Four important consumer associations reminded Emmanuel Macron of his promise of an “agreement on the moderation of margins” in the agri-food industry and mass distribution, Wednesday in an open letter denouncing the “opaque profits” of companies in the context of strong food price inflation.
The consumer defense associations Foodwatch, Familles Rurales, UFC-Que Choisir and Consommation Logement Cadre de Vie (CLCV) asked Emmanuel Macron to “shed light on the construction of food prices”, also calling for “an end to as quickly as possible to excessive margins, which are devastating both for consumers and for our producers. “On the one hand, millions of people face food insecurity in France,” they explain in a joint press release published Wednesday, while prices in supermarkets have increased by more than 20% in two years. “On the other hand, some are taking advantage of the crisis,” they accuse, estimating that “the margin of the agri-food industry has reached a historic level” while that of mass distribution “has also increased on certain premium shelves. need". All “in a climate of unacceptable opacity on the construction of prices”.
They ask the authorities to make “total and immediate transparency on the net margins by product” that “the giants of the agri-food industry and mass distribution” achieve. They also “demand” “concrete measures to make excessive margins on essential, healthy and sustainable food products impossible”, and the “removal of the guaranteed minimum margin of 10% for large-scale distribution (loss resale threshold) ". This framework for the “loss resale threshold” (SRP) was adopted as part of the Egalim 1 law which was supposed to protect farmers’ income. It requires supermarkets to sell food products at least 10% more than the price at which they purchased them. But according to parliamentary evaluation work, the measure “seems to have only very partially achieved its objective” of increasing the remuneration of agricultural producers.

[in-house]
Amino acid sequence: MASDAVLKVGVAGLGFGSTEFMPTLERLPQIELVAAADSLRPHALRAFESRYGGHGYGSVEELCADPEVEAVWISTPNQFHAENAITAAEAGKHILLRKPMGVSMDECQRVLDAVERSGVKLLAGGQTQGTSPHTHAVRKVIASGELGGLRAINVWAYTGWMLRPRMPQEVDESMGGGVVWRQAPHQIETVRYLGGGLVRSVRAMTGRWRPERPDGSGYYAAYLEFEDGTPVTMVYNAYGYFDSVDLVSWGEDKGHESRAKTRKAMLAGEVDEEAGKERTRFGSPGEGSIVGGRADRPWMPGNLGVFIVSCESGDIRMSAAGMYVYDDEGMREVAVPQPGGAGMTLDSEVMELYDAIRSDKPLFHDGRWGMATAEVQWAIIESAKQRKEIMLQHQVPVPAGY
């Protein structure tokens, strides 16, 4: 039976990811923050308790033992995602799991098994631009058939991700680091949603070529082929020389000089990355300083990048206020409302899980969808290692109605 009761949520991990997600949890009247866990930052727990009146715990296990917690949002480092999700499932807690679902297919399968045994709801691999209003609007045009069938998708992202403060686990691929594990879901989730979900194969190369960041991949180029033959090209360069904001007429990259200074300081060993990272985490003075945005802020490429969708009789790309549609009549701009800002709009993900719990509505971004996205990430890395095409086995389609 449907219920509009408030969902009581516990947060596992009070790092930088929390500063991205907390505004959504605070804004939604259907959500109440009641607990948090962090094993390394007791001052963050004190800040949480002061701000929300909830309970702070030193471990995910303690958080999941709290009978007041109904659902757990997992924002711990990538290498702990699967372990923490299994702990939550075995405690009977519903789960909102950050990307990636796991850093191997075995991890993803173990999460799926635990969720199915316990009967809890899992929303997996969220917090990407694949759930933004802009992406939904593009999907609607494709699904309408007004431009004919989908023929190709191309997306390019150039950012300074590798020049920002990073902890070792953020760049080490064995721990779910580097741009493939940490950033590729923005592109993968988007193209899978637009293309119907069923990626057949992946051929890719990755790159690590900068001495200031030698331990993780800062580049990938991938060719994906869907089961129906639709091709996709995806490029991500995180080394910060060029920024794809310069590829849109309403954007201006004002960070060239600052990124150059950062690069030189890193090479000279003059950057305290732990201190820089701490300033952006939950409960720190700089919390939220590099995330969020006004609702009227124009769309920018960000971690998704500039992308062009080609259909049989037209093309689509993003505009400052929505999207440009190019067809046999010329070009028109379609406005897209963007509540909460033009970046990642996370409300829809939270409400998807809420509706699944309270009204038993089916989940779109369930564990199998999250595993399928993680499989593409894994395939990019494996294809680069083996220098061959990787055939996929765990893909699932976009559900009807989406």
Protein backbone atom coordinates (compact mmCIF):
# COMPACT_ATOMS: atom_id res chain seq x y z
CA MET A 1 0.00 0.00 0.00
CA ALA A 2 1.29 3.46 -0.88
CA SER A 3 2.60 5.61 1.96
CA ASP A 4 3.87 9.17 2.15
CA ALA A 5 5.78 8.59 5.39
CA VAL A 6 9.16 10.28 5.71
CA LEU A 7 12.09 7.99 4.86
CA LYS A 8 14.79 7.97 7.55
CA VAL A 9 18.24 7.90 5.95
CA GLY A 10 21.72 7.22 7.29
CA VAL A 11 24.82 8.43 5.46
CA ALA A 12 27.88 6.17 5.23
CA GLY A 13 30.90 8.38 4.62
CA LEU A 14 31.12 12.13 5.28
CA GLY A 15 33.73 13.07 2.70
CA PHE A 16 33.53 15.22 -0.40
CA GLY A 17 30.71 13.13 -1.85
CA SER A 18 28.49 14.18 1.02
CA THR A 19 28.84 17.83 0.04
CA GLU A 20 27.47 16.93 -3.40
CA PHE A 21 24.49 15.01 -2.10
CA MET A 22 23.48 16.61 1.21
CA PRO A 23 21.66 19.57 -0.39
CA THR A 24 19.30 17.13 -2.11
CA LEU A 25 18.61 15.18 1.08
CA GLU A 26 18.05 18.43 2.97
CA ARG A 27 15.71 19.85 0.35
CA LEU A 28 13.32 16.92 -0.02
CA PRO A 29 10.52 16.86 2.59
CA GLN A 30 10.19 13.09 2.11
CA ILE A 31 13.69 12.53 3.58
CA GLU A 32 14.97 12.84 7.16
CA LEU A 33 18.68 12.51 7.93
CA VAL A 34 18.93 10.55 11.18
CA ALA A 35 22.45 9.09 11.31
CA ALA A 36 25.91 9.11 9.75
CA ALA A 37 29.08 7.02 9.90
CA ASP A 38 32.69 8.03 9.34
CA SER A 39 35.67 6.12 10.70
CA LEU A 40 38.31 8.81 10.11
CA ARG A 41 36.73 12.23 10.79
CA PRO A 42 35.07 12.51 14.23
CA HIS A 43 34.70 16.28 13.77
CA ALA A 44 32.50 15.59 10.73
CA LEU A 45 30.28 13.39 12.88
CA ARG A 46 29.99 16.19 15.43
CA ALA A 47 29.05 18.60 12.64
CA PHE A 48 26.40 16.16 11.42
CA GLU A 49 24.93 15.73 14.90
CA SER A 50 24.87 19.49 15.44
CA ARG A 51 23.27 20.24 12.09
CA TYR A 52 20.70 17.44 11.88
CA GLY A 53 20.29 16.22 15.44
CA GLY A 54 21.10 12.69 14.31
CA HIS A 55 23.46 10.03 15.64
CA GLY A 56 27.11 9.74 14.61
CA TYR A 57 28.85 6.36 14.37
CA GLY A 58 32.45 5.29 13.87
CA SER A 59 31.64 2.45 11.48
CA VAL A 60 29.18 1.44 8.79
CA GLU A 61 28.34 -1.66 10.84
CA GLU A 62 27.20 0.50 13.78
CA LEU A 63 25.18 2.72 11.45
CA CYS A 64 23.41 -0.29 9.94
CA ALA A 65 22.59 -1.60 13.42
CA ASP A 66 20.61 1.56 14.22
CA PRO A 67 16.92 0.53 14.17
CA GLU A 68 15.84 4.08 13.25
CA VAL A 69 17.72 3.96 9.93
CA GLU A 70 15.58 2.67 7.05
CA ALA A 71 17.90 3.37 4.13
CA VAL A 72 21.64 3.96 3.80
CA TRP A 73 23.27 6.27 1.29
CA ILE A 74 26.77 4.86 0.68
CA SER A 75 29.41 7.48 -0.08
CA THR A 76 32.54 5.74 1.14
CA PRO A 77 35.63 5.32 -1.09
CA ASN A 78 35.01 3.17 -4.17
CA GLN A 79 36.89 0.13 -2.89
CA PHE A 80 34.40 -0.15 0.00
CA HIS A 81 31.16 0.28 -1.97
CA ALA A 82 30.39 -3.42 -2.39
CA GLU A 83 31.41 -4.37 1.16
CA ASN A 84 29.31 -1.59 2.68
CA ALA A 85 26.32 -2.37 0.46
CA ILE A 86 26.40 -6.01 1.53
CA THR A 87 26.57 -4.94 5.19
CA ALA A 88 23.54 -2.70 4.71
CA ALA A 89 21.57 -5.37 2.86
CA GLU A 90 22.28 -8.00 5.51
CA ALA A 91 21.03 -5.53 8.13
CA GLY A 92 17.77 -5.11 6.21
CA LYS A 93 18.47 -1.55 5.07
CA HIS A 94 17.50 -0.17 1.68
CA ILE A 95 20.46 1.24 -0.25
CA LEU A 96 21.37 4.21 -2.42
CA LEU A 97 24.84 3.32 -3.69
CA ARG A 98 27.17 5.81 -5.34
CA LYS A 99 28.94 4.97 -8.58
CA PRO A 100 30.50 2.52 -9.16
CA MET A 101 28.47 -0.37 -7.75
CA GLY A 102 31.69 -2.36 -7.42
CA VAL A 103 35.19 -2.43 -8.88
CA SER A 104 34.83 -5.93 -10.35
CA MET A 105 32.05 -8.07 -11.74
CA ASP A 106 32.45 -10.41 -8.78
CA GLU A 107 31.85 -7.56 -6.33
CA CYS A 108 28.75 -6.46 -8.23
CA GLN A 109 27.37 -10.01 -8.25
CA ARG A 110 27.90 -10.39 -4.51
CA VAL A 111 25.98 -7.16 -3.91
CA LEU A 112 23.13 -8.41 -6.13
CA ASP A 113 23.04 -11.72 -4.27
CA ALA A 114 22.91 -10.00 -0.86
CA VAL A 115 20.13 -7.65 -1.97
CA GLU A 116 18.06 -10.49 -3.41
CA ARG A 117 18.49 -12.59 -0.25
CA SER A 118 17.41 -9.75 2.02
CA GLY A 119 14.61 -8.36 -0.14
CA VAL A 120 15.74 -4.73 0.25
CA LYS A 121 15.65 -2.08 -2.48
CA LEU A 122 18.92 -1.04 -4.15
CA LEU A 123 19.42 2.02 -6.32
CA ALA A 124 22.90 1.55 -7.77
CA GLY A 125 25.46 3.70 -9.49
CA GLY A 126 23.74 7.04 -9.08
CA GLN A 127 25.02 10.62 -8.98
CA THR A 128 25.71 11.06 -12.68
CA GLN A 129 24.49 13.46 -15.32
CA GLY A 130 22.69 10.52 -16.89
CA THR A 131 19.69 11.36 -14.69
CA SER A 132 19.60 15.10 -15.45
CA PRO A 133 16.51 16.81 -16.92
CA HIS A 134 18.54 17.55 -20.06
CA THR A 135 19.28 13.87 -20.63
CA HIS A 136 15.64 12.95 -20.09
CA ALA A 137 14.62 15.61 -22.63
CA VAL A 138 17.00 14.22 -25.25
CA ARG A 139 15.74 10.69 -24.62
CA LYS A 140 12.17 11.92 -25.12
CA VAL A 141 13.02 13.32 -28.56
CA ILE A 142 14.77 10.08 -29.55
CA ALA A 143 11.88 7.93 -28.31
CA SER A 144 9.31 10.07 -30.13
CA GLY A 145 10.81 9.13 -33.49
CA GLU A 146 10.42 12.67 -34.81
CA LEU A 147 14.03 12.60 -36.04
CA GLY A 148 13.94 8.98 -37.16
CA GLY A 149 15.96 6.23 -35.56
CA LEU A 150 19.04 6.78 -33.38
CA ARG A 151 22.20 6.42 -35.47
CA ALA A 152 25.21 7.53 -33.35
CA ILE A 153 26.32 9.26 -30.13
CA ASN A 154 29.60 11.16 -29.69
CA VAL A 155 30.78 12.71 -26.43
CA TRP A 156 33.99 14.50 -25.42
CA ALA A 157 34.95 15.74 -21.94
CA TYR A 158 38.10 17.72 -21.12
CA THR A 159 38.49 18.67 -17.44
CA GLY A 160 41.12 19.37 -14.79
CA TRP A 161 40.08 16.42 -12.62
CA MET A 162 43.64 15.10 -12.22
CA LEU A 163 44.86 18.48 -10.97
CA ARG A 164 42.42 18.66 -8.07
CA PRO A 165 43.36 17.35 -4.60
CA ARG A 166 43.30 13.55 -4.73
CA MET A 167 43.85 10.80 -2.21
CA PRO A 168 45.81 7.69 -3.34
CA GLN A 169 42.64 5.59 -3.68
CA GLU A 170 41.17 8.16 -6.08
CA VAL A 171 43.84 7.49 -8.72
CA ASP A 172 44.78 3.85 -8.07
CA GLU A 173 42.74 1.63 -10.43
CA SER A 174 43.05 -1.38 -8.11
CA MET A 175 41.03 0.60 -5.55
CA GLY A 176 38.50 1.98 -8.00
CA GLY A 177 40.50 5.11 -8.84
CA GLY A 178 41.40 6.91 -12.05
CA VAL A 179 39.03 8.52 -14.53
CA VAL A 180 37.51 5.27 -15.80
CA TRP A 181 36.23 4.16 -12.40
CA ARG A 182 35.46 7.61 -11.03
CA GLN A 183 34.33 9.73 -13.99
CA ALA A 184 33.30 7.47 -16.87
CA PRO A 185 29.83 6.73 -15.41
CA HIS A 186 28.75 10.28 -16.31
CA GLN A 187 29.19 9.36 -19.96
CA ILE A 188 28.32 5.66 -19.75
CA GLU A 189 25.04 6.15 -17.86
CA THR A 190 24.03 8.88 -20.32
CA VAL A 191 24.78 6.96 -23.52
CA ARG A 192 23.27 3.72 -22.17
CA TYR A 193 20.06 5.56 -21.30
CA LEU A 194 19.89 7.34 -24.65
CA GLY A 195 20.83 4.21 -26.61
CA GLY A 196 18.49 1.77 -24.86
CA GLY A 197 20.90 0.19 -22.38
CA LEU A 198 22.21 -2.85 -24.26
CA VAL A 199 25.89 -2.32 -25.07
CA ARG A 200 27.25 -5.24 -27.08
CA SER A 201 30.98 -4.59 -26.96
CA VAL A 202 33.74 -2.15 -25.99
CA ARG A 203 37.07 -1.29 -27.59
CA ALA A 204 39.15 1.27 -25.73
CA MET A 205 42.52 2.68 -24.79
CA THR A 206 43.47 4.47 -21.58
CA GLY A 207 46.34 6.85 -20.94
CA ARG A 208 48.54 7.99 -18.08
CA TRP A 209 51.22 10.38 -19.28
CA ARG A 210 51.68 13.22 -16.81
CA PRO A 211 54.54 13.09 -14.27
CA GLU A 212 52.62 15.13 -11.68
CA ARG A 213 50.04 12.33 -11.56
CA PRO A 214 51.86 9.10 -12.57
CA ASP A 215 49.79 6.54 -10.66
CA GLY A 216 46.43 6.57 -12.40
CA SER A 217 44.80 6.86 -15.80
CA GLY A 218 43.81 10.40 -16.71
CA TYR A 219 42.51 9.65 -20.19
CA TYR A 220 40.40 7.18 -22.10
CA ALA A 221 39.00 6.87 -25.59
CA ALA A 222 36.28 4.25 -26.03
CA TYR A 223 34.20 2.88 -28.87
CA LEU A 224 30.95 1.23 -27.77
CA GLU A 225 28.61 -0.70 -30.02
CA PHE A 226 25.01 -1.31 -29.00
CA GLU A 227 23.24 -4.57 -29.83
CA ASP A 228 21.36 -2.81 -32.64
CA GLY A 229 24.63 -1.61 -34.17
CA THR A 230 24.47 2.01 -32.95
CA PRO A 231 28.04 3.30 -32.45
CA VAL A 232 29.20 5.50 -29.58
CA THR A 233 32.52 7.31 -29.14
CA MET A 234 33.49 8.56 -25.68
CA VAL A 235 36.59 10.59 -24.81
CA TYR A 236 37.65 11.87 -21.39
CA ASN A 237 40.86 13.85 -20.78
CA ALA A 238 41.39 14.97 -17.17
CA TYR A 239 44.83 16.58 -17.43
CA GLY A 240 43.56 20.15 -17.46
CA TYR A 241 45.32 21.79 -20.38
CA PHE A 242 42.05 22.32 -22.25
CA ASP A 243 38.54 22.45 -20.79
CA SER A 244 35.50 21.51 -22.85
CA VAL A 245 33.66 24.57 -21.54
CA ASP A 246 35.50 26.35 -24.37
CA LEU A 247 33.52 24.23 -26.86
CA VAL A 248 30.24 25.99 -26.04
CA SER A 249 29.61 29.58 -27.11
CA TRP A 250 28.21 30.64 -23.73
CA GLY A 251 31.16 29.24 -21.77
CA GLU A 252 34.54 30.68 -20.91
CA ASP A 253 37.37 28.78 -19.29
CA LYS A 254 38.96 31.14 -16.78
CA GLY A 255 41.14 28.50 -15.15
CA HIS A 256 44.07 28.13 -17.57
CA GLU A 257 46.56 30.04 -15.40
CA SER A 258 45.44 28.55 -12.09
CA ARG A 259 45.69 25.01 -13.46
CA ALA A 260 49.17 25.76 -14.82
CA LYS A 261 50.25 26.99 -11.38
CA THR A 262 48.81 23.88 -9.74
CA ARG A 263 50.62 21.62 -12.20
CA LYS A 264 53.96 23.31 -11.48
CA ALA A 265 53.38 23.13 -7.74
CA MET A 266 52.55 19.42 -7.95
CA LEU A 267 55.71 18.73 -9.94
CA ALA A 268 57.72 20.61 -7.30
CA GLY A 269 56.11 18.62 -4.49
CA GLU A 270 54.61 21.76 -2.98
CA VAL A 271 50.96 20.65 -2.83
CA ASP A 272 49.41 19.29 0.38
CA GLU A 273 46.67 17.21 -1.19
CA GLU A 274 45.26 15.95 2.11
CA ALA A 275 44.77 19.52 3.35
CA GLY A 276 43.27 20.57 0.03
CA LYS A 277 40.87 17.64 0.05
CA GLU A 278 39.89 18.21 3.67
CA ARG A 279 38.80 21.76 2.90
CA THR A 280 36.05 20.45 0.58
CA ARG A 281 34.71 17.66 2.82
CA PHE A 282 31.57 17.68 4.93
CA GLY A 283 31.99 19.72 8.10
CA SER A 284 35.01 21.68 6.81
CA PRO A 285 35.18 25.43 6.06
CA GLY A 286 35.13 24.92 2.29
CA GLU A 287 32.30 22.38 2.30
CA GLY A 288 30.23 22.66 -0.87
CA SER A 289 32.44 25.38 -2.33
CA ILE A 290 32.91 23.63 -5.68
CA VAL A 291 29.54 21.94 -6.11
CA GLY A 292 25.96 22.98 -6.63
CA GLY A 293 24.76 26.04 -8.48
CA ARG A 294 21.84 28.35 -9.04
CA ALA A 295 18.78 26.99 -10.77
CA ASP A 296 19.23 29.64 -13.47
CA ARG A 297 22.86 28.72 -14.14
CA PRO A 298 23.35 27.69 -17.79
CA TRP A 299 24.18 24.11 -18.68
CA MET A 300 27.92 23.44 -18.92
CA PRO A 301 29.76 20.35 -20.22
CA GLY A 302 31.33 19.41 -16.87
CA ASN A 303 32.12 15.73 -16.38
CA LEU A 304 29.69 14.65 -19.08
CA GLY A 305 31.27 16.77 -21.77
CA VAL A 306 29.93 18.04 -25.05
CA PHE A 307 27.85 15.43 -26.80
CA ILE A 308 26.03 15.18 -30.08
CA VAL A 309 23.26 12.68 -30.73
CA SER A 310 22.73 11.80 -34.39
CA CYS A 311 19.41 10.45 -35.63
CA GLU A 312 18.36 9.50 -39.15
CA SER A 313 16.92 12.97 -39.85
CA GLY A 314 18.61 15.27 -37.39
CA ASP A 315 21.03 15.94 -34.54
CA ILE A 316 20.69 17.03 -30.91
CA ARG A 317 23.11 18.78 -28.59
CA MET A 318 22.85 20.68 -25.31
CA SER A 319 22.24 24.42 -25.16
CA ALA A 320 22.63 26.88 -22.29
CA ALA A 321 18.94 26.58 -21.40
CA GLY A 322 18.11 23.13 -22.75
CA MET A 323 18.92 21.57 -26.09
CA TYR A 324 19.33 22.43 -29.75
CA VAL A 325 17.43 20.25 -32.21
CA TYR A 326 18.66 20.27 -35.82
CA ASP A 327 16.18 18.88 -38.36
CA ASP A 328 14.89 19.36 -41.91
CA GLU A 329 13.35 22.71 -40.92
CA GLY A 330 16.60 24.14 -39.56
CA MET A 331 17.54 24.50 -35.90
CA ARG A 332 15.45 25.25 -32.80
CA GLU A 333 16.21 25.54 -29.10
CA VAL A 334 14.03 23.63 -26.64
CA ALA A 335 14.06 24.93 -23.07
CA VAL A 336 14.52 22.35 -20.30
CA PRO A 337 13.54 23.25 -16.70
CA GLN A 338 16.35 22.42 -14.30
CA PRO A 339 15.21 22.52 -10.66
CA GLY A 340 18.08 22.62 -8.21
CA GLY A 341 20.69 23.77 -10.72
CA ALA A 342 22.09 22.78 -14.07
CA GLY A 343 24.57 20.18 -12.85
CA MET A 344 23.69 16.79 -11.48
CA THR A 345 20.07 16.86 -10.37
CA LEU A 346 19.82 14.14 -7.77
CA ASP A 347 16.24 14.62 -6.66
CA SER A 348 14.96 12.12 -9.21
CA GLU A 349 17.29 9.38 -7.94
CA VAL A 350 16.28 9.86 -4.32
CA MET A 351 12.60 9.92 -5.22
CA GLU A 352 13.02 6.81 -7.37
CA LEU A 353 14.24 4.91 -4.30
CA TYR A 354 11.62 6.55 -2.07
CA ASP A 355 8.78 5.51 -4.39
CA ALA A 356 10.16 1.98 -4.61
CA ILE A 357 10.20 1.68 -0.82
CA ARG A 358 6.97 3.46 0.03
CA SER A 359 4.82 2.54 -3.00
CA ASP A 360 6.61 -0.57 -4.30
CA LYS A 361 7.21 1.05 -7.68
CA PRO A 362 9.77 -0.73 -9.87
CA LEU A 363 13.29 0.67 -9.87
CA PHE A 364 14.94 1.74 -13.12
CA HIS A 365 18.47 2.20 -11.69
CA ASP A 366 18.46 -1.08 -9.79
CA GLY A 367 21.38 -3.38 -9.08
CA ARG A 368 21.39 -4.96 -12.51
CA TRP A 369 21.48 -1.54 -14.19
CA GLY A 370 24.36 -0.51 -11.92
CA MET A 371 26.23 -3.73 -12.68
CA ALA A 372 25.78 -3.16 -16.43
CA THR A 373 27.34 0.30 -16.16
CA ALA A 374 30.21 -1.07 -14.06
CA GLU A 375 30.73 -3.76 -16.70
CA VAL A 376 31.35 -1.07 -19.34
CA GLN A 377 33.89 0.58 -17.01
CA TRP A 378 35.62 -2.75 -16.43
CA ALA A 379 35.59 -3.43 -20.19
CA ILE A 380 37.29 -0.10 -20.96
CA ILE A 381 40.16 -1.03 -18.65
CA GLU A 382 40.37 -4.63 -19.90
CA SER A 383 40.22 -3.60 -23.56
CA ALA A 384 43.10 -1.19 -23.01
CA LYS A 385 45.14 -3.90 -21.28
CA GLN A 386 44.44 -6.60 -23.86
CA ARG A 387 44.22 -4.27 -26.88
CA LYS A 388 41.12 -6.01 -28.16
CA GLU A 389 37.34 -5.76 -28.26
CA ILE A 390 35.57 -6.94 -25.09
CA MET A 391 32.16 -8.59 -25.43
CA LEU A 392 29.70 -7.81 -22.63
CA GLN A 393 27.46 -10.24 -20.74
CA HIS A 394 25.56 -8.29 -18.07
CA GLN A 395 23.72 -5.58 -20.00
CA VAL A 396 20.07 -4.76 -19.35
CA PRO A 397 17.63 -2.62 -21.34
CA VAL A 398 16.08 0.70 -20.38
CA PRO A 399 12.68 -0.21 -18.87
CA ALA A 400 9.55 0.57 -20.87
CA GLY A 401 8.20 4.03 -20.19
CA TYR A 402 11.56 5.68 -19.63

Emmanuel Macron announced at the end of September that he wanted to find with large industrialists "an agreement on the moderation of margins in the sector" with "controllers who will carry out checks", and his Minister of the Economy Bruno Le Maire had specified a few days later later that the government would ensure that industrial margins remained “reasonable”.